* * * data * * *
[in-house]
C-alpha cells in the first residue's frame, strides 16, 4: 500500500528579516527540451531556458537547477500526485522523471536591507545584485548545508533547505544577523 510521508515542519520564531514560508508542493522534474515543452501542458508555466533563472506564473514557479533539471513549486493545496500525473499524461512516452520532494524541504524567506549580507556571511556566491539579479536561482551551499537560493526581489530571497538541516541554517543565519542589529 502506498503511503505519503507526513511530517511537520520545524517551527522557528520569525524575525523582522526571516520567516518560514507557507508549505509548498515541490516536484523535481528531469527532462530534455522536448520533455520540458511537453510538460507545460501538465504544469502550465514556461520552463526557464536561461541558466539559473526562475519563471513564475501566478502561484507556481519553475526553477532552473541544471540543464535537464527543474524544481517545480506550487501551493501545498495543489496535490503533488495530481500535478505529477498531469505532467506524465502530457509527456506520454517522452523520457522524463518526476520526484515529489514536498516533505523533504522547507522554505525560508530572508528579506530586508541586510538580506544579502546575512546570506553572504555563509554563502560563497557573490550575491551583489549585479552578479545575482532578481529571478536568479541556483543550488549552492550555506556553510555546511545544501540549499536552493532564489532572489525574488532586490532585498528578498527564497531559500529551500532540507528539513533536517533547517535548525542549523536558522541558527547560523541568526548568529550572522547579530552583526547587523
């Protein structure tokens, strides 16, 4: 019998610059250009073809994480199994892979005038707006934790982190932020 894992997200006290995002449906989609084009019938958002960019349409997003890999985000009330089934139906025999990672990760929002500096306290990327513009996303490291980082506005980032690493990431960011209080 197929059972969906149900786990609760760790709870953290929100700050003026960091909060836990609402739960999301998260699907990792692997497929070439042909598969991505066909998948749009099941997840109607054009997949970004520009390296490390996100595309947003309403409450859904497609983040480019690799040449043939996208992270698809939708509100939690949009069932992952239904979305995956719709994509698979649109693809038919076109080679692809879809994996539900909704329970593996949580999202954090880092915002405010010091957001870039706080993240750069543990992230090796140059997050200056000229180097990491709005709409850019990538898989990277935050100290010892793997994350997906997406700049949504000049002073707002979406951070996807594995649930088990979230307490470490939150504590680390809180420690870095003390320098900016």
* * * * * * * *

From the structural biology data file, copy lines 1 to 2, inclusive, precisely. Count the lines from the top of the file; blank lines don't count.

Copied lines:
[in-house]
C-alpha cells in the first residue's frame, strides 16, 4: 500500500528579516527540451531556458537547477500526485522523471536591507545584485548545508533547505544577523 510521508515542519520564531514560508508542493522534474515543452501542458508555466533563472506564473514557479533539471513549486493545496500525473499524461512516452520532494524541504524567506549580507556571511556566491539579479536561482551551499537560493526581489530571497538541516541554517543565519542589529 502506498503511503505519503507526513511530517511537520520545524517551527522557528520569525524575525523582522526571516520567516518560514507557507508549505509548498515541490516536484523535481528531469527532462530534455522536448520533455520540458511537453510538460507545460501538465504544469502550465514556461520552463526557464536561461541558466539559473526562475519563471513564475501566478502561484507556481519553475526553477532552473541544471540543464535537464527543474524544481517545480506550487501551493501545498495543489496535490503533488495530481500535478505529477498531469505532467506524465502530457509527456506520454517522452523520457522524463518526476520526484515529489514536498516533505523533504522547507522554505525560508530572508528579506530586508541586510538580506544579502546575512546570506553572504555563509554563502560563497557573490550575491551583489549585479552578479545575482532578481529571478536568479541556483543550488549552492550555506556553510555546511545544501540549499536552493532564489532572489525574488532586490532585498528578498527564497531559500529551500532540507528539513533536517533547517535548525542549523536558522541558527547560523541568526548568529550572522547579530552583526547587523